Following the initial step of raising community interest, the local government is required to hold a public hearing and the local legislative body has to adopt a local law authorizing its municipality to participate in the program. An administrator has to be chosen and a program plan submitted to the Public Service Commission for approval. CCA’s are usually opt-out programs. This means that everyone is included in the program, unless they decide to opt-out. (For a much more detailed explanation of CCA, please visit the NYSERDA web site: www.nyserda.ny.gov/All-Programs/Programs/Clean-Energy-Communities/Action-Items )  

While CCA is a new concept for New York, many other states have CCA or similar programs. Massachusetts calls its program “Community Choice Energy.” This program started in 1997 and it allows individual cities and towns to designate an energy supplier that residents and businesses may purchase power from. The radio station WAMC recently reported that three western Massachusetts municipalities are exploring banding together to pick an electricity supplier. The idea is being pushed by climate activists as a way to cut down on the carbon footprint. The option of allowing local governments to join together to form one Community Choice entity is also available under the NYSERDA program guidelines. By joining forces, local municipalities will create a larger pool of consumers, thus building more market clout to help negotiate the best deal for electric power. To create a joint, or multi-government pool, each participating local government would need to enter into an inter-municipal agreement with the municipal administrator. If the administrator is a third party and not a government, a Memorandum of Agreement (MOU) would need to be executed with that administrator.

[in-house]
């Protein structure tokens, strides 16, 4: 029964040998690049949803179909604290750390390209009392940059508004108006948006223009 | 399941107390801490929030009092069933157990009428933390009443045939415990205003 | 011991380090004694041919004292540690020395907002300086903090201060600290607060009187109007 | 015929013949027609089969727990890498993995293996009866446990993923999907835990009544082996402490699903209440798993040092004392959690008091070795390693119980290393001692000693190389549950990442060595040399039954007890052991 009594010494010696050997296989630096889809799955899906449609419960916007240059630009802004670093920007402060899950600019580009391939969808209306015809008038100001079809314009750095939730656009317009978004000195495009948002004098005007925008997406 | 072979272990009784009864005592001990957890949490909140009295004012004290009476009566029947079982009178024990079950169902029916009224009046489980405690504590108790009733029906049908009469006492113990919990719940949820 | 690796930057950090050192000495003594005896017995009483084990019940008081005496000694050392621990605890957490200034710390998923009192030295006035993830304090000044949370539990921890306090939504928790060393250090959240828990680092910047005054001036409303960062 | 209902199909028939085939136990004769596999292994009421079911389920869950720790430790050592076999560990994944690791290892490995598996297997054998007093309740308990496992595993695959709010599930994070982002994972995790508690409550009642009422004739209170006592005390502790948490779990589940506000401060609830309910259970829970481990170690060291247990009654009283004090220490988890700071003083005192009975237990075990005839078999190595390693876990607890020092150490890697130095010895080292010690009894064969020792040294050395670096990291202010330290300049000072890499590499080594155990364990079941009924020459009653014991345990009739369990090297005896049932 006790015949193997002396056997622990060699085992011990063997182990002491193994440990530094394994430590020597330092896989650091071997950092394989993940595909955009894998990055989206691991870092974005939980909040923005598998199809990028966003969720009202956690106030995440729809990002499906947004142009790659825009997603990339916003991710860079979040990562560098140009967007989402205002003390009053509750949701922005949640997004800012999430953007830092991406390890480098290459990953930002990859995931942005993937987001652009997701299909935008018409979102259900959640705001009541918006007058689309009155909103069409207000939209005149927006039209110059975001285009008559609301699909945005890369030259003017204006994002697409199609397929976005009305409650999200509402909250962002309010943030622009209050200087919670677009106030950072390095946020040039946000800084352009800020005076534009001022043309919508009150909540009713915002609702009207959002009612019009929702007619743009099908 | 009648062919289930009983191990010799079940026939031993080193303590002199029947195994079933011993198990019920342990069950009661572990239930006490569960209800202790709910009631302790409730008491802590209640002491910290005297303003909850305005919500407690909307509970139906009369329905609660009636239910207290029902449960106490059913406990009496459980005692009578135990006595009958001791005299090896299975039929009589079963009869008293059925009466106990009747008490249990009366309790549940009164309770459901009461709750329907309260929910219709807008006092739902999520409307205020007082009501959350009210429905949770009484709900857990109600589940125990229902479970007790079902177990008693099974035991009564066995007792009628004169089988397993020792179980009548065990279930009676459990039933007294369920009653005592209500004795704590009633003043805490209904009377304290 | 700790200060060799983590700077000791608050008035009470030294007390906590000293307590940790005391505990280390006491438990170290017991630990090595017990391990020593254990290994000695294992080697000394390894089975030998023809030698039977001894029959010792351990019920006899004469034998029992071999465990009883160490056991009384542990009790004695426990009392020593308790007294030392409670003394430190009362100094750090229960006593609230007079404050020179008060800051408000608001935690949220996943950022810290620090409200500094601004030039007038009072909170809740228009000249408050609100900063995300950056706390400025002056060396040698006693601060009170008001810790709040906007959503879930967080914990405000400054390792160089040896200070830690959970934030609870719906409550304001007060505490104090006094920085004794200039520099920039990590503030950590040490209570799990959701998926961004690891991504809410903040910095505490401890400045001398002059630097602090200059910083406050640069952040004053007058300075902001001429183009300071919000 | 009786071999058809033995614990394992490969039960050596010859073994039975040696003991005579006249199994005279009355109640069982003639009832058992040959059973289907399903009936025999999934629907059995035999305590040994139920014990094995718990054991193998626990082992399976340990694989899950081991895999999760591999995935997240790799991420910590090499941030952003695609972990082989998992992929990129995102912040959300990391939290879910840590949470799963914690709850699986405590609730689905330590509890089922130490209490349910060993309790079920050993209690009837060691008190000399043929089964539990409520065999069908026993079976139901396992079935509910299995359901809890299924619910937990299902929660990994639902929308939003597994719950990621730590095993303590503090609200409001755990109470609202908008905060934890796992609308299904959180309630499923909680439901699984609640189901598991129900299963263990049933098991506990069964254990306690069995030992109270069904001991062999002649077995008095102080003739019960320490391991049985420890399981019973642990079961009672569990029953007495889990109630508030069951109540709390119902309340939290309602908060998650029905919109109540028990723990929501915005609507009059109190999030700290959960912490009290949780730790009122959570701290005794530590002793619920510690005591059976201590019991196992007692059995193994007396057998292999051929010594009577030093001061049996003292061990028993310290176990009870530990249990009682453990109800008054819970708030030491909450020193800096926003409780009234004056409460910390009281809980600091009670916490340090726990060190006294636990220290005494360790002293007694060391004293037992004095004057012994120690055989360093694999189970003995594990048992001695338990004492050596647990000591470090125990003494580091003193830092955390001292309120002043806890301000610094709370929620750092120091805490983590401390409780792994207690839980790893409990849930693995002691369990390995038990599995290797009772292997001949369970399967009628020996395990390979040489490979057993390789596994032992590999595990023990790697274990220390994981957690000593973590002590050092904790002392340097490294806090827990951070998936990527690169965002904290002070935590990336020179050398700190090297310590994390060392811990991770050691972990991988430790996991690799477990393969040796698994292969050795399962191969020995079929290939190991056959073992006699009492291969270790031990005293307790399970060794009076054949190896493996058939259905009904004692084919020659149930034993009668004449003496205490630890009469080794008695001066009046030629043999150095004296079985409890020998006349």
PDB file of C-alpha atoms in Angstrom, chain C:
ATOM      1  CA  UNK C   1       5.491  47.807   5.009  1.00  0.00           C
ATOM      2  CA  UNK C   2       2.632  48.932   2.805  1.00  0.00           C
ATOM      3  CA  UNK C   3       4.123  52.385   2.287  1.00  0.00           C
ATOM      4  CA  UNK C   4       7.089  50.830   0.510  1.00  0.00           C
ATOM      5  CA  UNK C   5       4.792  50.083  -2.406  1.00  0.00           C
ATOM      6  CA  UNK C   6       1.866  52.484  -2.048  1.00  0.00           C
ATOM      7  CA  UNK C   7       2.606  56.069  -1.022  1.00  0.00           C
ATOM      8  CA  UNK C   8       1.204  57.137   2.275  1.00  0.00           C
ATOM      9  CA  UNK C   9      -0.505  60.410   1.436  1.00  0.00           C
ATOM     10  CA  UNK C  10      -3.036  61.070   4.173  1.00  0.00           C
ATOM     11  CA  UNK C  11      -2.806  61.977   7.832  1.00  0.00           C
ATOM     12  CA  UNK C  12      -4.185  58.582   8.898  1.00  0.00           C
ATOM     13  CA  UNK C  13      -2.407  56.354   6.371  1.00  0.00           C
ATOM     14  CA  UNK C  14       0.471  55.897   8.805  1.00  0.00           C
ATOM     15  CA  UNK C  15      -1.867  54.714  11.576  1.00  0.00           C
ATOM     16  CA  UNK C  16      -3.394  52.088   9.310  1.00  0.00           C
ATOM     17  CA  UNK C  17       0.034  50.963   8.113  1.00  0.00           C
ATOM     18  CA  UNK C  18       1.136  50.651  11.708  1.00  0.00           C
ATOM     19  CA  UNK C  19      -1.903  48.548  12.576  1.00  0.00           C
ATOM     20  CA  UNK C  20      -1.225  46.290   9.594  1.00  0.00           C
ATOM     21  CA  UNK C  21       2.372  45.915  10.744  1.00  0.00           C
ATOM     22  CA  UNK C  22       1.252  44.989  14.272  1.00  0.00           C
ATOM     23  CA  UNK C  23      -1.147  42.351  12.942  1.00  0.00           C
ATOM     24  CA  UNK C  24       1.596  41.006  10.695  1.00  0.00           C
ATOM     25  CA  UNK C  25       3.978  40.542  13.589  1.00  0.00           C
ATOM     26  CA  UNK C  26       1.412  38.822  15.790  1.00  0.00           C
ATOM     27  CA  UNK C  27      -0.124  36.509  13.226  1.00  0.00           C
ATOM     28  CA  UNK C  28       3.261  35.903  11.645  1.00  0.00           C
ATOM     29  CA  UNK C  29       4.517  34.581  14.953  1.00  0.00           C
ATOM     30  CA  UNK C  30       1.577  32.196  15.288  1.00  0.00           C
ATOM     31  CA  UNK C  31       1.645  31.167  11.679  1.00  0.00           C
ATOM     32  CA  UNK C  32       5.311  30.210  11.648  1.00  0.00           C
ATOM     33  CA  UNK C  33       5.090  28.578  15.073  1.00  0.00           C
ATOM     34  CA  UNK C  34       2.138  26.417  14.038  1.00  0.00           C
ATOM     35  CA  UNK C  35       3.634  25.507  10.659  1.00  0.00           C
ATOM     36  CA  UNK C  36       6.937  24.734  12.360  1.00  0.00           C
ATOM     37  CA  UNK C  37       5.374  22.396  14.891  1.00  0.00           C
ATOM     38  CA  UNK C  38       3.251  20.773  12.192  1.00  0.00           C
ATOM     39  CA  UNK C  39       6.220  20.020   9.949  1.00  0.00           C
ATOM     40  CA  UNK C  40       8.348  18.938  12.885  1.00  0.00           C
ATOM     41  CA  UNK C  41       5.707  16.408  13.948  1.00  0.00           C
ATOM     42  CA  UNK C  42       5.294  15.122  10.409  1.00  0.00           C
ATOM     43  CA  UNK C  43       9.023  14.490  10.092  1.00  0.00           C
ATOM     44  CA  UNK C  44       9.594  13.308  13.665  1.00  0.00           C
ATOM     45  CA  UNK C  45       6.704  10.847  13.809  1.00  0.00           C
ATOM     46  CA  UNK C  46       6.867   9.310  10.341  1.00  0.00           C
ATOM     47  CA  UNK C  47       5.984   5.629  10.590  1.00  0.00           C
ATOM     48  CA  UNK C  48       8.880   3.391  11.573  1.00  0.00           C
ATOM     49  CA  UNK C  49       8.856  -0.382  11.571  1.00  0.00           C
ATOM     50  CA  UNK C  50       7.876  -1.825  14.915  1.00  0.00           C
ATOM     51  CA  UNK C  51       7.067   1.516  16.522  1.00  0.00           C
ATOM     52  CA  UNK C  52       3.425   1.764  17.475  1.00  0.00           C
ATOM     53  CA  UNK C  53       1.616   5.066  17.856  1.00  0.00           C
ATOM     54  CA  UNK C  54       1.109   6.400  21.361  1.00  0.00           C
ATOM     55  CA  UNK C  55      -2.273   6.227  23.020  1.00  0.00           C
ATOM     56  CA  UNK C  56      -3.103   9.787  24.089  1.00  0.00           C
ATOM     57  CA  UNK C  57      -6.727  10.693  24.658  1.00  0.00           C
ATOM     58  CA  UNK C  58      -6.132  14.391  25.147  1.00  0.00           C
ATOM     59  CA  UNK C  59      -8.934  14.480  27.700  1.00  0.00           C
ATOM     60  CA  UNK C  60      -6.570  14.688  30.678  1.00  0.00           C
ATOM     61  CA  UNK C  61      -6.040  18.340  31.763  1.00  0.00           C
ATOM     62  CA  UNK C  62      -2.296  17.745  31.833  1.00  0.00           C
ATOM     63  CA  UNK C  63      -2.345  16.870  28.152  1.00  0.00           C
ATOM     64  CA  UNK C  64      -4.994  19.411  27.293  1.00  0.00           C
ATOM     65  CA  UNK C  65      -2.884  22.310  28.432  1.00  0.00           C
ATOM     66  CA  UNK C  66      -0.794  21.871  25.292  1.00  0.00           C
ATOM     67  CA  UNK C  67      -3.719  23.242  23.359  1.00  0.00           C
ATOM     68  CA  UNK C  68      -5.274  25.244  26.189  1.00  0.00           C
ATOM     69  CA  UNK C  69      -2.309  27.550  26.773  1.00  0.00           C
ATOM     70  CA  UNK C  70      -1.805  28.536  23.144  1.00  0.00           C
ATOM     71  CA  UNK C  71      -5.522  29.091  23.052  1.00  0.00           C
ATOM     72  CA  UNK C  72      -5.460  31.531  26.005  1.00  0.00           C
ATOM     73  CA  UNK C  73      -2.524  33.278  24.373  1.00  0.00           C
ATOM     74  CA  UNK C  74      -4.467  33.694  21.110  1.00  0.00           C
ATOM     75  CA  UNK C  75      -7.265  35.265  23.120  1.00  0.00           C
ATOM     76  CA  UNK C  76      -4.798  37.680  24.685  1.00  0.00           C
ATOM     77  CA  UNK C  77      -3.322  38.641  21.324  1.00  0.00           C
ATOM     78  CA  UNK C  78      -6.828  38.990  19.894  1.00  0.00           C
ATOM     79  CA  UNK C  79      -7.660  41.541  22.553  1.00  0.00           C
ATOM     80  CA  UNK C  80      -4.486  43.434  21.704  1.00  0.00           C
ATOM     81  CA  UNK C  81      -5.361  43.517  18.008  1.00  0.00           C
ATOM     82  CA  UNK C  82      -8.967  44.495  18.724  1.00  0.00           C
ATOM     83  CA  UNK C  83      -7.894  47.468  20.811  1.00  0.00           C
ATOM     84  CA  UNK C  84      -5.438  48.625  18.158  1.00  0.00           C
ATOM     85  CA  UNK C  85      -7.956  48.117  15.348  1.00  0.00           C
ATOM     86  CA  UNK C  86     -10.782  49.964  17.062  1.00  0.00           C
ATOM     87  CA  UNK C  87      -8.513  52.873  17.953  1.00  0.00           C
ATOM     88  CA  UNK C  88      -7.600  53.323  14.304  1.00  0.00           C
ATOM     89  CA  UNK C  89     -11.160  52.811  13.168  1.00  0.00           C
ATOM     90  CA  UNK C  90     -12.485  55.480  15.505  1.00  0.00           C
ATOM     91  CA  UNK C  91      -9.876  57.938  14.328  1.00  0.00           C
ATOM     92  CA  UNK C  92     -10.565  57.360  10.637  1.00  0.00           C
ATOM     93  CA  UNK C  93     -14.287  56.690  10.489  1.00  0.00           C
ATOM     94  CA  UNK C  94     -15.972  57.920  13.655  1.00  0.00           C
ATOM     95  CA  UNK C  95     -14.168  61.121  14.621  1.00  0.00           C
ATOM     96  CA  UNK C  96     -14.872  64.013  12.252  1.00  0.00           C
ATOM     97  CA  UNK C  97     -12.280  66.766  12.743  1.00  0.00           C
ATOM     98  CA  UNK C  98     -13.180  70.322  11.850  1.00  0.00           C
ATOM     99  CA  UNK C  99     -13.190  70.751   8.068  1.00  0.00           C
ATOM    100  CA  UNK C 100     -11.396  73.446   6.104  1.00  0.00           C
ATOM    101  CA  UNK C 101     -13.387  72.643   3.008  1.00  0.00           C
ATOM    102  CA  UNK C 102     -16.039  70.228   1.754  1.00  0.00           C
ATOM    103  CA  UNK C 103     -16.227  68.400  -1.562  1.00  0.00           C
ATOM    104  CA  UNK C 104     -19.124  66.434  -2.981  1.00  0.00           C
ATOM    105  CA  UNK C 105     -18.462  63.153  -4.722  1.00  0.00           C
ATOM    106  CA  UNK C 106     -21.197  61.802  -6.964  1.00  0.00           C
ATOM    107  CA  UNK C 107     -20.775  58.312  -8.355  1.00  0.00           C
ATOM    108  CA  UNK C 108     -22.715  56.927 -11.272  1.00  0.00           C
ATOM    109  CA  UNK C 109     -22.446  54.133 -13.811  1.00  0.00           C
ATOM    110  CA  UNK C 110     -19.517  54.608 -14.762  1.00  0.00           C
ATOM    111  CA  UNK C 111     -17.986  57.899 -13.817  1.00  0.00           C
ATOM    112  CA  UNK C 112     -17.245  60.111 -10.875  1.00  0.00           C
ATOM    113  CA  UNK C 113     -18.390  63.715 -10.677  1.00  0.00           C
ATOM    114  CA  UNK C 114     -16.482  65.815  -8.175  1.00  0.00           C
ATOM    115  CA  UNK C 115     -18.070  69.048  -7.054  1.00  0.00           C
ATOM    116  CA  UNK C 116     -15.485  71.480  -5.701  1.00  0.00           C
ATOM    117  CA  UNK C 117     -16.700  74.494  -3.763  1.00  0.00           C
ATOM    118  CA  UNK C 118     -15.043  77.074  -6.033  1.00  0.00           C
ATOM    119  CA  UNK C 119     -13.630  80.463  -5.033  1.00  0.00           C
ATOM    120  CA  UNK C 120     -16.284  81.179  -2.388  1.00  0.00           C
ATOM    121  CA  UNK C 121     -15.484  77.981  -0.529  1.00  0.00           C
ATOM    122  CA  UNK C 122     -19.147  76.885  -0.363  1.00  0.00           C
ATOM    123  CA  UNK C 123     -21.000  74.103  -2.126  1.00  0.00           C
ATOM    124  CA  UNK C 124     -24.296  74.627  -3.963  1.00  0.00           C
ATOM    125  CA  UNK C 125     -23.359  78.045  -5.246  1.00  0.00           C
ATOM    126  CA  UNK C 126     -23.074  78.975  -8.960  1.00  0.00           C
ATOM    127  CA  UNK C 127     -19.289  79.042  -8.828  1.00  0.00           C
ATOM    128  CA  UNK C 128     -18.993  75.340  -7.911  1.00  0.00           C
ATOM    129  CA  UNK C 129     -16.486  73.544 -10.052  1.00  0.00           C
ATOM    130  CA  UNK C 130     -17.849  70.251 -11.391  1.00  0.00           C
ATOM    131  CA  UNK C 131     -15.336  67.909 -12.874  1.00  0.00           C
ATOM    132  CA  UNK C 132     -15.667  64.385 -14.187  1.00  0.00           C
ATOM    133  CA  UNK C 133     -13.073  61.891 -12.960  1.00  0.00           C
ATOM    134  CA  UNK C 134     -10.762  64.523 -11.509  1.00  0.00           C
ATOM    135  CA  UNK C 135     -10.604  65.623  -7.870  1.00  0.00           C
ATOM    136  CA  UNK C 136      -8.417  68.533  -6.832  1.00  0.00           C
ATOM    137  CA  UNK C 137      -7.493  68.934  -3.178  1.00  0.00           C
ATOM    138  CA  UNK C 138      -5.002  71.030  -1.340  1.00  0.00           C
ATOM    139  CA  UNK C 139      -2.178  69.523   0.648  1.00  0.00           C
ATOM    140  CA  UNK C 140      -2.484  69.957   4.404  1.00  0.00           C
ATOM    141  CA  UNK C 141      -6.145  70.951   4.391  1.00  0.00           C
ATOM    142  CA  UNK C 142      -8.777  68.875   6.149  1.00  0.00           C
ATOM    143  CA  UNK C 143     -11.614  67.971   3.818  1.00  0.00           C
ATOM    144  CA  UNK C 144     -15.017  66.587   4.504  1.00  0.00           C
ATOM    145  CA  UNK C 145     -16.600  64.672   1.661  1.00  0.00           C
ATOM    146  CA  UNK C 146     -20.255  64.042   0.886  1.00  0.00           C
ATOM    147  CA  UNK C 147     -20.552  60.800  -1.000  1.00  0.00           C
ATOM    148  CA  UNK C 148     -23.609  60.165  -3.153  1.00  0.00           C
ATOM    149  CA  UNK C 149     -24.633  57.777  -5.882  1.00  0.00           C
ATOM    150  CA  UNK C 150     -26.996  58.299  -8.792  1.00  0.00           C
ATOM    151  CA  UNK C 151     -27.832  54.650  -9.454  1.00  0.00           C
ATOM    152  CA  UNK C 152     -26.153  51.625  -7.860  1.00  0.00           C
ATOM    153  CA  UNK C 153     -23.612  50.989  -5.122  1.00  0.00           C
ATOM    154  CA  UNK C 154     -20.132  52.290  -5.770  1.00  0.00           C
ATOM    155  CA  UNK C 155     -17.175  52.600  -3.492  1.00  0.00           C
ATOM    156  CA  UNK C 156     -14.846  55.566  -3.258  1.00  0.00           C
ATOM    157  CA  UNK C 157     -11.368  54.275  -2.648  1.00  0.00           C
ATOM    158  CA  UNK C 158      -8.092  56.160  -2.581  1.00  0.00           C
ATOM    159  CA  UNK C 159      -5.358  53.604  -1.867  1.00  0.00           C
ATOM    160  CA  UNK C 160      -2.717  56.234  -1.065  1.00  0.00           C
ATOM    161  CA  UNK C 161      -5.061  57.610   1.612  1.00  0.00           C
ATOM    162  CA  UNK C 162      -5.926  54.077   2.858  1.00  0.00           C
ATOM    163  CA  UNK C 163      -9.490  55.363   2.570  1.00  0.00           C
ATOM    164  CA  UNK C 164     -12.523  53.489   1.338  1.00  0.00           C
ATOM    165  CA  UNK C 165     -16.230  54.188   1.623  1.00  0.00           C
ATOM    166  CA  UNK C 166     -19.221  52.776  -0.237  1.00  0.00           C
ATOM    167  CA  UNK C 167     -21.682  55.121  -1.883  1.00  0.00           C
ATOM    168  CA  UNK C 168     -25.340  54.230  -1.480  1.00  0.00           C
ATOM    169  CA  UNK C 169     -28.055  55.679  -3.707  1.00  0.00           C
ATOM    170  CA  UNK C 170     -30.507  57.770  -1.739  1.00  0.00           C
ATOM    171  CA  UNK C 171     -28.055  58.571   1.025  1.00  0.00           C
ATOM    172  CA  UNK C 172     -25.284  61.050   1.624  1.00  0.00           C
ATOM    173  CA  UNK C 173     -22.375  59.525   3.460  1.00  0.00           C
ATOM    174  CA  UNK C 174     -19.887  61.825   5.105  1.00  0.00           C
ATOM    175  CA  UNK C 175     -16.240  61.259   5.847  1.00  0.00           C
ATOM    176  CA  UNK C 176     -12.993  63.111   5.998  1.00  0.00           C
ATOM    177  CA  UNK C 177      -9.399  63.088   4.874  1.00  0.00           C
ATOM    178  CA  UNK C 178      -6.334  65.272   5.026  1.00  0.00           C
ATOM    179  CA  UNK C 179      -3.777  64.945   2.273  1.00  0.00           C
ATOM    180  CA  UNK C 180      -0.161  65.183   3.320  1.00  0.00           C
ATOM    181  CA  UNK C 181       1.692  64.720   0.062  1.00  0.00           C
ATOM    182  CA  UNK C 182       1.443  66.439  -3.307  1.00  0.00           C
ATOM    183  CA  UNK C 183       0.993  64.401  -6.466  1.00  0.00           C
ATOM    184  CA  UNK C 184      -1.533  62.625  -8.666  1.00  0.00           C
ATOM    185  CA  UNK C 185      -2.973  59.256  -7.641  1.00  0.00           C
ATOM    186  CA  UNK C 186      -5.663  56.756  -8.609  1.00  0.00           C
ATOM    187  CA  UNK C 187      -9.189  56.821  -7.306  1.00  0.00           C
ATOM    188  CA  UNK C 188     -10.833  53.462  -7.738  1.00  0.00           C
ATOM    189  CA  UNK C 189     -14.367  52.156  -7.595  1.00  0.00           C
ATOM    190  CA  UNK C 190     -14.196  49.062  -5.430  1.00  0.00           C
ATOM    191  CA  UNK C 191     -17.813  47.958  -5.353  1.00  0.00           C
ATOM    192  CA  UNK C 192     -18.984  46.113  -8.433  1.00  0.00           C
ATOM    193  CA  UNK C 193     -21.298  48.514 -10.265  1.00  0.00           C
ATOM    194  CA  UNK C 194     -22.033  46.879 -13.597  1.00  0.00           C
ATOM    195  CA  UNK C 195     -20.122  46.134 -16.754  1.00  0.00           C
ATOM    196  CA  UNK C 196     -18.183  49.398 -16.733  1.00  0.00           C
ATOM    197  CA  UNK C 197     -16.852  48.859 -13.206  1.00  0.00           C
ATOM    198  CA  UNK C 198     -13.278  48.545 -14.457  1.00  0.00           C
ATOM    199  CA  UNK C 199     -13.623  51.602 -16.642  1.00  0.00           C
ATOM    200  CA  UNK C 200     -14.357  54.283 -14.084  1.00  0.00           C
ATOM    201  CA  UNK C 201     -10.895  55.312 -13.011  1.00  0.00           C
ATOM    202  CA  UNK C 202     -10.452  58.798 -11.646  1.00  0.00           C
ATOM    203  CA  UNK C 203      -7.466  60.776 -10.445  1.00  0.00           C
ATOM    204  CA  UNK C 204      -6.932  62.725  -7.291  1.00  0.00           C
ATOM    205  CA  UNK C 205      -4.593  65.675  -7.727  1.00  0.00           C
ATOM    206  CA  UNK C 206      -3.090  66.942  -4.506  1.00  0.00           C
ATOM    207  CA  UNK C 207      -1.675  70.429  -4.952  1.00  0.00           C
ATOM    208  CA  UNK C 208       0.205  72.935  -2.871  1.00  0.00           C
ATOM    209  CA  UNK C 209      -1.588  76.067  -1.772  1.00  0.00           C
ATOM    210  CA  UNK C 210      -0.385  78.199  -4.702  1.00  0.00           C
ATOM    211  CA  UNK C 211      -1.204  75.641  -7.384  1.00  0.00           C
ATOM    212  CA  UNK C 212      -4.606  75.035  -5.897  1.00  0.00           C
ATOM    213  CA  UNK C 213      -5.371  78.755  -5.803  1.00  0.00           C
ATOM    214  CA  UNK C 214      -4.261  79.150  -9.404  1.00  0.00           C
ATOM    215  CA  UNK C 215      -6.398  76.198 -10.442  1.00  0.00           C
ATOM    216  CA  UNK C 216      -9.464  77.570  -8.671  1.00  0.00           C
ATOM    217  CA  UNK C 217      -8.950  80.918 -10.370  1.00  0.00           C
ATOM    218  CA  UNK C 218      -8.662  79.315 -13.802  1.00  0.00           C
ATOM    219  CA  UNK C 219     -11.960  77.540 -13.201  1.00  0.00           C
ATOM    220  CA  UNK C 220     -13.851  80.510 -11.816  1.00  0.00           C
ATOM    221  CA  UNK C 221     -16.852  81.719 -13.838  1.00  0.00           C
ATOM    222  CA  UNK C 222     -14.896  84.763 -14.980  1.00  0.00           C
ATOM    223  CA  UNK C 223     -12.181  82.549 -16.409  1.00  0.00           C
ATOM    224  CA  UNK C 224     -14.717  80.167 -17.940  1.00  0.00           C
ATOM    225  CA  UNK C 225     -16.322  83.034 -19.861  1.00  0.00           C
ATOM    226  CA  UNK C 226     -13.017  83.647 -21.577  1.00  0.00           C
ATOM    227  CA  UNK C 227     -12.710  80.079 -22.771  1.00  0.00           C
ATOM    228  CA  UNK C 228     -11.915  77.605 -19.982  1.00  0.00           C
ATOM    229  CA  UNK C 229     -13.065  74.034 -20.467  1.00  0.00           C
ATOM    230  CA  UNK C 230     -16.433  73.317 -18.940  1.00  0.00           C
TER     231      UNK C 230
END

Community Choice Aggregation, as a tool for combating climate change, will only work if the local government’s program requires that 100 percent of the electric power come from renewable energy sources. Currently, New York’s guidelines for a CCA do not require energy sourced from 100 percent renewable sources. Westchester County has had a CCA since May 2016. More than 110,000 households and small businesses receive their electricity supply through Westchester Power, a CCA consisting of 20 municipalities. Only 14 of the 20 participating municipalities have set the 100 percent renewable energy supply option as their default option. NYSERDA leaves the choice of where a CCA’s energy comes from up to the local community.

New York’s CCA program, as with other energy-related projects in the state, waffles between being totally “green” and climate-friendly, and fossil-fueled. As I have written before, New York cannot have it both ways – either we are going to be a state that leads on combating climate change or not. Governor Cuomo, it’s time to stop sitting on the fence and jump head-long into addressing the causes and effects of climate change. It’s time to direct that all energy-related projects and programs that receive state funding or grants, be fossil fuel-free and 100 percent renewable energy product. To quote from the IPCC op-ed, “Achieving…low-carbon, climate-resilient development pathways in the world’s cities is today more important than ever.” Make CCA a truly transformative smart energy program.